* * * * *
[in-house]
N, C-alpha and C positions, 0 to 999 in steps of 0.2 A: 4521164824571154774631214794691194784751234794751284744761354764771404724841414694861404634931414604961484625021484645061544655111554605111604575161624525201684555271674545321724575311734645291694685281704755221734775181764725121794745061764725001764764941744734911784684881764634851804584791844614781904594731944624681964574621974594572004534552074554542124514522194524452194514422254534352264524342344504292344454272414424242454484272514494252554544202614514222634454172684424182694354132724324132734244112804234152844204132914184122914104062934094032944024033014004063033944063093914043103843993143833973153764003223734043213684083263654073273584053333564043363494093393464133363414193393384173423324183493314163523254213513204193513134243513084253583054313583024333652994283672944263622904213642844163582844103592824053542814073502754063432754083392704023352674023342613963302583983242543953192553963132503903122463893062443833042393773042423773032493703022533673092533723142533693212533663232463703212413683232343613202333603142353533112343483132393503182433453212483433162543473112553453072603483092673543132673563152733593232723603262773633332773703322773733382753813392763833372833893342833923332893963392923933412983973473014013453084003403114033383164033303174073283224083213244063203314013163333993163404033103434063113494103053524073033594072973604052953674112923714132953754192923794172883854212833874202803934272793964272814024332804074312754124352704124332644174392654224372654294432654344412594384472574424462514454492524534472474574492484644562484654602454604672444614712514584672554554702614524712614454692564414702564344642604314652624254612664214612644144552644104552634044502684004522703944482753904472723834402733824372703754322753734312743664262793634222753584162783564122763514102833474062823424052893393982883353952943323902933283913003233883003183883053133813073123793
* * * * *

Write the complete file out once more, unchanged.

[in-house]
N, C-alpha and C positions, 0 to 999 in steps of 0.2 A: 4521164824571154774631214794691194784751234794751284744761354764771404724841414694861404634931414604961484625021484645061544655111554605111604575161624525201684555271674545321724575311734645291694685281704755221734775181764725121794745061764725001764764941744734911784684881764634851804584791844614781904594731944624681964574621974594572004534552074554542124514522194524452194514422254534352264524342344504292344454272414424242454484272514494252554544202614514222634454172684424182694354132724324132734244112804234152844204132914184122914104062934094032944024033014004063033944063093914043103843993143833973153764003223734043213684083263654073273584053333564043363494093393464133363414193393384173423324183493314163523254213513204193513134243513084253583054313583024333652994283672944263622904213642844163582844103592824053542814073502754063432754083392704023352674023342613963302583983242543953192553963132503903122463893062443833042393773042423773032493703022533673092533723142533693212533663232463703212413683232343613202333603142353533112343483132393503182433453212483433162543473112553453072603483092673543132673563152733593232723603262773633332773703322773733382753813392763833372833893342833923332893963392923933412983973473014013453084003403114033383164033303174073283224083213244063203314013163333993163404033103434063113494103053524073033594072973604052953674112923714132953754192923794172883854212833874202803934272793964272814024332804074312754124352704124332644174392654224372654294432654344412594384472574424462514454492524534472474574492484644562484654602454604672444614712514584672554554702614524712614454692564414702564344642604314652624254612664214612644144552644104552634044502684004522703944482753904472723834402733824372703754322753734312743664262793634222753584162783564122763514102833474062823424052893393982883353952943323902933283913003233883003183883053133813073123793